Does physical education influence eye-hand coordination? The Lifestyles of our Kids intervention study

L. J. Wicks, R. D. Telford, R. B. Cunningham, S. J. Semple, R. D. Telford

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Abstract

In Australian government-funded primary schools, the responsibility for physical education (PE) falls mainly on general classroom teachers, many of whom possess limited PE training. This study sought to examine the impact of specialist-taught PE on eye-hand coordination (EHC) development. In this 4-year cluster-randomized intervention, participants were 187 boys and 172 girls initially in grade 2 in 29 primary schools, where no school employed university-trained specialist PE teachers. In 13 (intervention) schools, specialist PE teachers conducted 268 PE classes (two 45-minute sessions/wk) from grade 2 to grade 6. The intervention was based on traditional PE educational objectives, including fundamental motor skills, but did not specifically focus on EHC. The remaining 16 (control) schools continued with common-practice PE taught by general classroom teachers (30-60 min/wk). EHC was measured by a ball throw and wall-rebound catch test and recorded at ages 8, 10, and 12 (SD 0.3) at ends of grades 2, 4, and 6, respectively. There was steady yearly improvement of EHC in both groups, but no evidence of any intervention effect in boys (P=.88) or girls (P=.20). The introduction of specialist-taught PE during 4 years of primary school did not influence EHC development. Considering evidence that classroom teachers make little contribution to PE in this jurisdiction, together with the steady progression of EHC over the 4 years, other influences such as organized sport, after-school activities, natural development, and parental instruction are conceivably more influential factors in EHC development during primary school years.
Original languageEnglish
Pages (from-to)1824-1832
Number of pages9
JournalScandinavian Journal of Medicine and Science in Sports
Volume27
Issue number12
DOIs
Publication statusPublished - Dec 2017

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Physical Education and Training
Life Style
Hand
Motor Skills
Sports

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title = "Does physical education influence eye-hand coordination? The Lifestyles of our Kids intervention study",
abstract = "In Australian government-funded primary schools, the responsibility for physical education (PE) falls mainly on general classroom teachers, many of whom possess limited PE training. This study sought to examine the impact of specialist-taught PE on eye-hand coordination (EHC) development. In this 4-year cluster-randomized intervention, participants were 187 boys and 172 girls initially in grade 2 in 29 primary schools, where no school employed university-trained specialist PE teachers. In 13 (intervention) schools, specialist PE teachers conducted 268 PE classes (two 45-minute sessions/wk) from grade 2 to grade 6. The intervention was based on traditional PE educational objectives, including fundamental motor skills, but did not specifically focus on EHC. The remaining 16 (control) schools continued with common-practice PE taught by general classroom teachers (30-60 min/wk). EHC was measured by a ball throw and wall-rebound catch test and recorded at ages 8, 10, and 12 (SD 0.3) at ends of grades 2, 4, and 6, respectively. There was steady yearly improvement of EHC in both groups, but no evidence of any intervention effect in boys (P=.88) or girls (P=.20). The introduction of specialist-taught PE during 4 years of primary school did not influence EHC development. Considering evidence that classroom teachers make little contribution to PE in this jurisdiction, together with the steady progression of EHC over the 4 years, other influences such as organized sport, after-school activities, natural development, and parental instruction are conceivably more influential factors in EHC development during primary school years.",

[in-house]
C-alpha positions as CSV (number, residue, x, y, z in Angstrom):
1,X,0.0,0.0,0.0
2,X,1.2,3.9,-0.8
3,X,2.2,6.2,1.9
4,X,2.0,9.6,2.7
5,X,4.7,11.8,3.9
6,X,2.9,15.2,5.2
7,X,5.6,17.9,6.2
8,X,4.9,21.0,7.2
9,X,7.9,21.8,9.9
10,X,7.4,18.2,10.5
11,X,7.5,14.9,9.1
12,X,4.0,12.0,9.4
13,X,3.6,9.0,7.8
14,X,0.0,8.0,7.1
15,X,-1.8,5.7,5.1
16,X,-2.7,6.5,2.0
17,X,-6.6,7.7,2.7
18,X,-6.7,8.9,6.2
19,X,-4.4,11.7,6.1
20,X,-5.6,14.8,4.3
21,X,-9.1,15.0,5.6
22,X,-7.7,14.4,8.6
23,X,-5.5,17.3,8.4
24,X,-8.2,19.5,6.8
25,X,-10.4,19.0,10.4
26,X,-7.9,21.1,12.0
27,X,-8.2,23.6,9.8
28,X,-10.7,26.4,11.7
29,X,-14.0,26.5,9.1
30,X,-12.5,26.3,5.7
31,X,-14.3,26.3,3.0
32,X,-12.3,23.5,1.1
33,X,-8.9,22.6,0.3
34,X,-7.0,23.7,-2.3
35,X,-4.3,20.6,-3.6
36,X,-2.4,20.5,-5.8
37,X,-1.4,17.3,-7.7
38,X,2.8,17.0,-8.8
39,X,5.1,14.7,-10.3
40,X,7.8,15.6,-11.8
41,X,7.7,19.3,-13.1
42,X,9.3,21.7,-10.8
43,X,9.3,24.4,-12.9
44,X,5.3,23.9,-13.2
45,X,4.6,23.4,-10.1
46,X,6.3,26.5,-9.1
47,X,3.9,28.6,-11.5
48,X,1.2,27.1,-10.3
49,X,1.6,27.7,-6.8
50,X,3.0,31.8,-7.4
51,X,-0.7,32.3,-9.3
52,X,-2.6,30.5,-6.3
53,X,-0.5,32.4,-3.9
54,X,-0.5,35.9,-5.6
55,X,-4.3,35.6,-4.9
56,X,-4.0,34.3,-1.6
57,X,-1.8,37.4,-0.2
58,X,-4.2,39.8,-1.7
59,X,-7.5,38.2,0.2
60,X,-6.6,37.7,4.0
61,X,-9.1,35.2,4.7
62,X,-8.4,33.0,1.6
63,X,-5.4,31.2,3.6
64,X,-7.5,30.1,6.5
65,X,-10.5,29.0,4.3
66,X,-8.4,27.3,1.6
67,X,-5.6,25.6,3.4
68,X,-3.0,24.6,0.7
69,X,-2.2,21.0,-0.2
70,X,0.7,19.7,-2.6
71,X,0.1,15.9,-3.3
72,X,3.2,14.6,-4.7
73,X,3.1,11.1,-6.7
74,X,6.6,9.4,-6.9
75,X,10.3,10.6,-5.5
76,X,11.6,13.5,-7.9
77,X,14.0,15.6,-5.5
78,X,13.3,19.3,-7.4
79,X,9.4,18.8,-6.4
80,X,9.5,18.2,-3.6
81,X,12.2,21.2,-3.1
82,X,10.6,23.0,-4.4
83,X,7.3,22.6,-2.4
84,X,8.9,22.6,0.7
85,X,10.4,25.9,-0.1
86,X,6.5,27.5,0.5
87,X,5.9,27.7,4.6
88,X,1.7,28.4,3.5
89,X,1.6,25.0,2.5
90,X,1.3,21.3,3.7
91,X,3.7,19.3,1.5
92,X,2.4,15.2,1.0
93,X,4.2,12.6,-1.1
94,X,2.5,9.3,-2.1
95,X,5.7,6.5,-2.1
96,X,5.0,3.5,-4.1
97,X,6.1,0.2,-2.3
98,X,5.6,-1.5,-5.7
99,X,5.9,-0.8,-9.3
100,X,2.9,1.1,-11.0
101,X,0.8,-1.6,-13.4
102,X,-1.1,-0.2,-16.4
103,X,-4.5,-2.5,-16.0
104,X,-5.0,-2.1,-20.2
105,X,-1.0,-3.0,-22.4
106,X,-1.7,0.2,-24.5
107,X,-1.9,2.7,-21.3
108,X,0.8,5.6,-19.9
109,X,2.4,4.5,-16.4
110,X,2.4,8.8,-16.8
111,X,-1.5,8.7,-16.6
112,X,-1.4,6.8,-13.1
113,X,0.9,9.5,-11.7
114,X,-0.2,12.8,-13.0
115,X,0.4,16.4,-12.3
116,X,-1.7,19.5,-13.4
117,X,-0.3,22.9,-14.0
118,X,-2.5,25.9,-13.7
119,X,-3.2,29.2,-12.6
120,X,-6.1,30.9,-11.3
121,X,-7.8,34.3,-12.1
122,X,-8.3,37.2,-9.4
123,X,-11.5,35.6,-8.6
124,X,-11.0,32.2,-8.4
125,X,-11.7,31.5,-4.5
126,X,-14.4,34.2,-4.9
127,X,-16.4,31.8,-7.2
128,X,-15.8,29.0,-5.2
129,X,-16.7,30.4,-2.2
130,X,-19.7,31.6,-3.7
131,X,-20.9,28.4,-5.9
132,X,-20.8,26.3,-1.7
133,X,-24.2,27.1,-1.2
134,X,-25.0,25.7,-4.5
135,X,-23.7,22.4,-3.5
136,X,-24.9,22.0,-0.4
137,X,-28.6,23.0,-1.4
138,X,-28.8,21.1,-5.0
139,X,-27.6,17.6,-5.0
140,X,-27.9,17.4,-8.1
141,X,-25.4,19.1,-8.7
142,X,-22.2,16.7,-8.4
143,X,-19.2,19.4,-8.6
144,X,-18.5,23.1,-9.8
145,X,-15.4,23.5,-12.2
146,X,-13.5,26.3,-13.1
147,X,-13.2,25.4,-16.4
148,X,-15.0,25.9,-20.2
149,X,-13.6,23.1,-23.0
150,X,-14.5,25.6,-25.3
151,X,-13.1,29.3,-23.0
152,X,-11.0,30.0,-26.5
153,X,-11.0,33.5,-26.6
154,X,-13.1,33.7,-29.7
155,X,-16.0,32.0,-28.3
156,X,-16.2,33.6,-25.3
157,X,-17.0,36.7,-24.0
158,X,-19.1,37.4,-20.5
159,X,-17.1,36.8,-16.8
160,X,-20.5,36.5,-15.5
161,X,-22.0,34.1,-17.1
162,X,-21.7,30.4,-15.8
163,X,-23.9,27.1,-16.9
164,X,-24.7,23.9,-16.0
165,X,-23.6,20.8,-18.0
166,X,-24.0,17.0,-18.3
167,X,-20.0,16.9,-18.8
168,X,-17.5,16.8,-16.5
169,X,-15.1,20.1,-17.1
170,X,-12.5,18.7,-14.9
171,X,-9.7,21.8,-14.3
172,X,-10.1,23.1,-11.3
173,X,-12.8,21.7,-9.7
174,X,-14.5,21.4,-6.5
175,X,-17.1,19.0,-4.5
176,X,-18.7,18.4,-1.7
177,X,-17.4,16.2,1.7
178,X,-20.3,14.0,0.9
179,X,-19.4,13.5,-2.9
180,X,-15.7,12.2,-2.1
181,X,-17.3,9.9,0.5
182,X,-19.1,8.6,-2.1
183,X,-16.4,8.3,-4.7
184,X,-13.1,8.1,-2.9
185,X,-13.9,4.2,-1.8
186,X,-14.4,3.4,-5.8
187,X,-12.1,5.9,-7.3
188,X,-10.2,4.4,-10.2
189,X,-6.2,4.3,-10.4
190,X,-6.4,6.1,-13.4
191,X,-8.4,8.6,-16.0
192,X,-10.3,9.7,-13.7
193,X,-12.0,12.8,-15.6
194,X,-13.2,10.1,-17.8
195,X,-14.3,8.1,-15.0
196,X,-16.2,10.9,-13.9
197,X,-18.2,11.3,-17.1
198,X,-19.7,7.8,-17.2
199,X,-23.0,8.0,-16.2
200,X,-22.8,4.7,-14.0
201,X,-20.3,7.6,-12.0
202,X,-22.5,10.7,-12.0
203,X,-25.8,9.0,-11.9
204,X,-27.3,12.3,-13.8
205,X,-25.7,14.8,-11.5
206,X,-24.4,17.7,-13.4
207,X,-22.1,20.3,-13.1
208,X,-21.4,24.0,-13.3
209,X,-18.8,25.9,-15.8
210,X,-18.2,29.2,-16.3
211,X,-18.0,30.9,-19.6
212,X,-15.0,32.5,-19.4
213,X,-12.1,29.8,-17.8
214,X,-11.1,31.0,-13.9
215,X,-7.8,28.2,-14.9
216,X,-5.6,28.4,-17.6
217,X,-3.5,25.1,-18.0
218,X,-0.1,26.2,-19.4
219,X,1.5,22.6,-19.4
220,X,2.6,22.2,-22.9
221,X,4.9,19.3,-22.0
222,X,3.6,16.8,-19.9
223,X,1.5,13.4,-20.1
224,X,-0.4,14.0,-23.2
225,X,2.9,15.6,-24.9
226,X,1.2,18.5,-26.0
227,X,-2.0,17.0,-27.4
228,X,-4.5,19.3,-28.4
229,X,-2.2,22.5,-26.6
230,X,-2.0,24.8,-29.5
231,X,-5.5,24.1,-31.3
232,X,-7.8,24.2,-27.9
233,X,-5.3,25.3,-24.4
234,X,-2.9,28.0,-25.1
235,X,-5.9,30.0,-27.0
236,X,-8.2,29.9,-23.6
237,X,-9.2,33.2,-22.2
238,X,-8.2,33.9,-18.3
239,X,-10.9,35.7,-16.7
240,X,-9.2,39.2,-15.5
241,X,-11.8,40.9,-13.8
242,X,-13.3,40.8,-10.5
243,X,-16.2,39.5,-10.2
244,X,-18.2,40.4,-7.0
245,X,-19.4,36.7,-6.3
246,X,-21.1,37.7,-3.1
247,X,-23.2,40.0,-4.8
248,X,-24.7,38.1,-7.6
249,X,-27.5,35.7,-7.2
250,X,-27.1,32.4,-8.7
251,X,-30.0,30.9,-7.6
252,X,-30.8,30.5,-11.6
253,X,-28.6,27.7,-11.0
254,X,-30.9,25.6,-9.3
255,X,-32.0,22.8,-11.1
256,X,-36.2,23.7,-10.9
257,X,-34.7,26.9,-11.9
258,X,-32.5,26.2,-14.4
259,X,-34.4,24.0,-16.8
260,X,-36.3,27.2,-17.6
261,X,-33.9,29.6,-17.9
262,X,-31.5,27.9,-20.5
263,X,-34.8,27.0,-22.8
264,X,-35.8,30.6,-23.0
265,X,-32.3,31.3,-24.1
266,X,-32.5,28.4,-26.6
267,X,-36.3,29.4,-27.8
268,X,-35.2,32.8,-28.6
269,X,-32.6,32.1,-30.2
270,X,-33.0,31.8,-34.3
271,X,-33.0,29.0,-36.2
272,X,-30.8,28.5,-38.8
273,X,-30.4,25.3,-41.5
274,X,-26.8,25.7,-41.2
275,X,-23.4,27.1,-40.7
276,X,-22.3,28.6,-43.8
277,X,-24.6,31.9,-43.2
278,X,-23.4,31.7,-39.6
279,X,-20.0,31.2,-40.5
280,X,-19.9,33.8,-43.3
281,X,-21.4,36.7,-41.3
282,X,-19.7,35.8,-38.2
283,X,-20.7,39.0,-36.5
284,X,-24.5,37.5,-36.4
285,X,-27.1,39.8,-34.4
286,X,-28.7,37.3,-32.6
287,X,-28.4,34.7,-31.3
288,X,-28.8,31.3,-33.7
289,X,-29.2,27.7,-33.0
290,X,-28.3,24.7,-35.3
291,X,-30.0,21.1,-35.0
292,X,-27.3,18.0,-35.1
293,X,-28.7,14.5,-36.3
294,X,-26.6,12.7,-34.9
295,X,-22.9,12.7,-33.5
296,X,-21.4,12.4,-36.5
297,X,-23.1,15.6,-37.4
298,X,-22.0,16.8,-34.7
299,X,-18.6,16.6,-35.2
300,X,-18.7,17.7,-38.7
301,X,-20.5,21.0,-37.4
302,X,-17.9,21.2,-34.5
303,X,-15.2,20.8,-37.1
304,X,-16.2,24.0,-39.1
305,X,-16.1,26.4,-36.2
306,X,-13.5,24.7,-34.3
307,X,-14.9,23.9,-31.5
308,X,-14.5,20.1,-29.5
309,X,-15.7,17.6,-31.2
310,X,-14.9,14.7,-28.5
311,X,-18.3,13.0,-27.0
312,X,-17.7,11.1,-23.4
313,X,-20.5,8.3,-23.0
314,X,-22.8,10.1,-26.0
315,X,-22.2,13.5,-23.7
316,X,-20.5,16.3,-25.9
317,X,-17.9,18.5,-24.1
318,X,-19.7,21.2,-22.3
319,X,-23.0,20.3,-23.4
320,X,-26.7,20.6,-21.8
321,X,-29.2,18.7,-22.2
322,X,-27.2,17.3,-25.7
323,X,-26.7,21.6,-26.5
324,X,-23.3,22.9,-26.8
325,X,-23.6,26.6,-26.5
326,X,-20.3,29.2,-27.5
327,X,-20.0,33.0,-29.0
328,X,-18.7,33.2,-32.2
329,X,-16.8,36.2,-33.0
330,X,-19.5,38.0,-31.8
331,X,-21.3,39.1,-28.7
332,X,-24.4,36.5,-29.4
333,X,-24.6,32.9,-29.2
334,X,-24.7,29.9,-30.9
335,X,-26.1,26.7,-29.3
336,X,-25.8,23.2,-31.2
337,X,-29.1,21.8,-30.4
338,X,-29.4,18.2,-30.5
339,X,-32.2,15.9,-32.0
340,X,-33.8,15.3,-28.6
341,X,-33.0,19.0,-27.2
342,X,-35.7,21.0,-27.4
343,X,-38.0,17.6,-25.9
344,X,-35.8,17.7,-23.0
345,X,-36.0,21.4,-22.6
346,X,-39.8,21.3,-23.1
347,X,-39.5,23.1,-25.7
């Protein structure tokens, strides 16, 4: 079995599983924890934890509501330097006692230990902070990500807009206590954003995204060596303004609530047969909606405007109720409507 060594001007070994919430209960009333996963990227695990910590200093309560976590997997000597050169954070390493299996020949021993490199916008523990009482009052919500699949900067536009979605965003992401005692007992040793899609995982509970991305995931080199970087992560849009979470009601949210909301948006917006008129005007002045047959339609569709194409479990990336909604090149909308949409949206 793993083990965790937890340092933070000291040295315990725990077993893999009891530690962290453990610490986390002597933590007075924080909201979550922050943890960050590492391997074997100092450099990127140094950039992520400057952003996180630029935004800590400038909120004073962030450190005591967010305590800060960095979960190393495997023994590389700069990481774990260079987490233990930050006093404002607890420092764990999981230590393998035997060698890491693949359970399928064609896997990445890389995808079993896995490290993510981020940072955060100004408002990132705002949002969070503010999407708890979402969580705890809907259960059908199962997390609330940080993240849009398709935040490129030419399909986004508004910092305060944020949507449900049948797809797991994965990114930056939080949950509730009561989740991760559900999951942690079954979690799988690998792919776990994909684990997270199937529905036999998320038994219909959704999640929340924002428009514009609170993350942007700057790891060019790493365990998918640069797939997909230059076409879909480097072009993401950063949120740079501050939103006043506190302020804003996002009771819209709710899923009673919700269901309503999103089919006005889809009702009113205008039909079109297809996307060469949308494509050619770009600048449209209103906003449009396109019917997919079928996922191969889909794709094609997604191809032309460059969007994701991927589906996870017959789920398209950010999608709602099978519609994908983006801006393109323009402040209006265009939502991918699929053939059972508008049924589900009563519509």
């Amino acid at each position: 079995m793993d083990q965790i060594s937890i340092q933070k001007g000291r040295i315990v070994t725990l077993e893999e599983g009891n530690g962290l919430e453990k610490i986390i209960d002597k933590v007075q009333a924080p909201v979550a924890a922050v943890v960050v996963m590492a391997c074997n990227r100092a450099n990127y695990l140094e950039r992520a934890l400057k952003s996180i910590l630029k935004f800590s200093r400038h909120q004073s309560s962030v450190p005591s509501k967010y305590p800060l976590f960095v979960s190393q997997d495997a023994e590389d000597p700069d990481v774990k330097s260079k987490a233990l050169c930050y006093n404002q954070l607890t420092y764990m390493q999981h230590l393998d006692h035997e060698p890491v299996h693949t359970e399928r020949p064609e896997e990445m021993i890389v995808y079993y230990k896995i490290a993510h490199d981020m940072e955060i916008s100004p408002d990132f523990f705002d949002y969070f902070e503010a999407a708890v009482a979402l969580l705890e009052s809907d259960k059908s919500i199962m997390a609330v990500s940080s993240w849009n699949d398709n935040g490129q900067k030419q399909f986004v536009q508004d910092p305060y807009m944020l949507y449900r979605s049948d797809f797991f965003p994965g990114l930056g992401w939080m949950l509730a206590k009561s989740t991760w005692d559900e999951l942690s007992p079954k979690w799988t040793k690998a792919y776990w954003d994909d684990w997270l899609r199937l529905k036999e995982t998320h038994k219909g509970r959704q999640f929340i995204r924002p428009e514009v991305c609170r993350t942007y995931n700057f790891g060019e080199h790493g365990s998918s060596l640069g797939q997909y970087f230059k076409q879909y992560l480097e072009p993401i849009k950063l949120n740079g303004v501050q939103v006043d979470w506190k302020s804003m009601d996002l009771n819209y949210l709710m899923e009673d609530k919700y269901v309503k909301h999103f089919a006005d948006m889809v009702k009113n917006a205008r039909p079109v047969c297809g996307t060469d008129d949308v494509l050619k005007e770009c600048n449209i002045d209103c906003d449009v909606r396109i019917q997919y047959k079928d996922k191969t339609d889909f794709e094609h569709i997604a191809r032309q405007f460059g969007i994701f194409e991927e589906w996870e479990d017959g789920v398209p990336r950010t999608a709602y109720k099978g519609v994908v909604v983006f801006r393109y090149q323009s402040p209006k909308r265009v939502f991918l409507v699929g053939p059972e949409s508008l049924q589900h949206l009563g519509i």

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AB - In Australian government-funded primary schools, the responsibility for physical education (PE) falls mainly on general classroom teachers, many of whom possess limited PE training. This study sought to examine the impact of specialist-taught PE on eye-hand coordination (EHC) development. In this 4-year cluster-randomized intervention, participants were 187 boys and 172 girls initially in grade 2 in 29 primary schools, where no school employed university-trained specialist PE teachers. In 13 (intervention) schools, specialist PE teachers conducted 268 PE classes (two 45-minute sessions/wk) from grade 2 to grade 6. The intervention was based on traditional PE educational objectives, including fundamental motor skills, but did not specifically focus on EHC. The remaining 16 (control) schools continued with common-practice PE taught by general classroom teachers (30-60 min/wk). EHC was measured by a ball throw and wall-rebound catch test and recorded at ages 8, 10, and 12 (SD 0.3) at ends of grades 2, 4, and 6, respectively. There was steady yearly improvement of EHC in both groups, but no evidence of any intervention effect in boys (P=.88) or girls (P=.20). The introduction of specialist-taught PE during 4 years of primary school did not influence EHC development. Considering evidence that classroom teachers make little contribution to PE in this jurisdiction, together with the steady progression of EHC over the 4 years, other influences such as organized sport, after-school activities, natural development, and parental instruction are conceivably more influential factors in EHC development during primary school years.

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